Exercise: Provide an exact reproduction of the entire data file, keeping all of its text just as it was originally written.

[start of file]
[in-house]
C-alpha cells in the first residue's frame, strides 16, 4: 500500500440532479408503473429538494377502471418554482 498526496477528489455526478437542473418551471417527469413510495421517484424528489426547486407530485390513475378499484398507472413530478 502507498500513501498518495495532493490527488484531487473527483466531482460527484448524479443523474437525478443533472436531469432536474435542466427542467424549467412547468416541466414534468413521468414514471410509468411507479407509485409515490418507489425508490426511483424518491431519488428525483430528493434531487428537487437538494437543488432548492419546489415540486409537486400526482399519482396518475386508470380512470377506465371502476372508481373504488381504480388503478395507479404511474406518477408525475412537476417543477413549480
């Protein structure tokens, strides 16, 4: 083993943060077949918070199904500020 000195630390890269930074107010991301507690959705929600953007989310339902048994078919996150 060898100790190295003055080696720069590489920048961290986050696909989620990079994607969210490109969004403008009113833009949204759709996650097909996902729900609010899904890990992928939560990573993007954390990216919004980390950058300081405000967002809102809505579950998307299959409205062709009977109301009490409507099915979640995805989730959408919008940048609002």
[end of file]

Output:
[in-house]
C-alpha cells in the first residue's frame, strides 16, 4: 500500500440532479408503473429538494377502471418554482 498526496477528489455526478437542473418551471417527469413510495421517484424528489426547486407530485390513475378499484398507472413530478 502507498500513501498518495495532493490527488484531487473527483466531482460527484448524479443523474437525478443533472436531469432536474435542466427542467424549467412547468416541466414534468413521468414514471410509468411507479407509485409515490418507489425508490426511483424518491431519488428525483430528493434531487428537487437538494437543488432548492419546489415540486409537486400526482399519482396518475386508470380512470377506465371502476372508481373504488381504480388503478395507479404511474406518477408525475412537476417543477413549480
């Protein structure tokens, strides 16, 4: 083993943060077949918070199904500020 000195630390890269930074107010991301507690959705929600953007989310339902048994078919996150 060898100790190295003055080696720069590489920048961290986050696909989620990079994607969210490109969004403008009113833009949204759709996650097909996902729900609010899904890990992928939560990573993007954390990216919004980390950058300081405000967002809102809505579950998307299959409205062709009977109301009490409507099915979640995805989730959408919008940048609002």